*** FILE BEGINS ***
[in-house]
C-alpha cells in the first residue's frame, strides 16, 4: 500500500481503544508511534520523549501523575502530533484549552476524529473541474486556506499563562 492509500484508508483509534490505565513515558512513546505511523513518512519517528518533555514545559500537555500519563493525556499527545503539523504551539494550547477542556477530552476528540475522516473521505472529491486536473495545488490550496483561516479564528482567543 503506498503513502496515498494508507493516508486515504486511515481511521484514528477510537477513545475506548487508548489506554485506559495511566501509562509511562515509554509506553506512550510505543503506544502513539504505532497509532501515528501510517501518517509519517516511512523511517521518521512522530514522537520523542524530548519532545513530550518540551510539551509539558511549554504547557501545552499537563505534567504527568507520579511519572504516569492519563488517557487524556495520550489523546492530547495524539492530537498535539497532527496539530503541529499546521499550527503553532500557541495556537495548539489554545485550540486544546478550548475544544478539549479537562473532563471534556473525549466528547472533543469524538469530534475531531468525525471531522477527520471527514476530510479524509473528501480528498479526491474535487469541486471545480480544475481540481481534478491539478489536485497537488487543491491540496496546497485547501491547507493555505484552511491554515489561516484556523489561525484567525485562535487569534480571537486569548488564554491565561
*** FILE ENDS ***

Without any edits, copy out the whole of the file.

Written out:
[in-house]
C-alpha cells in the first residue's frame, strides 16, 4: 500500500481503544508511534520523549501523575502530533484549552476524529473541474486556506499563562 492509500484508508483509534490505565513515558512513546505511523513518512519517528518533555514545559500537555500519563493525556499527545503539523504551539494550547477542556477530552476528540475522516473521505472529491486536473495545488490550496483561516479564528482567543 503506498503513502496515498494508507493516508486515504486511515481511521484514528477510537477513545475506548487508548489506554485506559495511566501509562509511562515509554509506553506512550510505543503506544502513539504505532497509532501515528501510517501518517509519517516511512523511517521518521512522530514522537520523542524530548519532545513530550518540551510539551509539558511549554504547557501545552499537563505534567504527568507520579511519572504516569492519563488517557487524556495520550489523546492530547495524539492530537498535539497532527496539530503541529499546521499550527503553532500557541495556537495548539489554545485550540486544546478550548475544544478539549479537562473532563471534556473525549466528547472533543469524538469530534475531531468525525471531522477527520471527514476530510479524509473528501480528498479526491474535487469541486471545480480544475481540481481534478491539478489536485497537488487543491491540496496546497485547501491547507493555505484552511491554515489561516484556523489561525484567525485562535487569534480571537486569548488564554491565561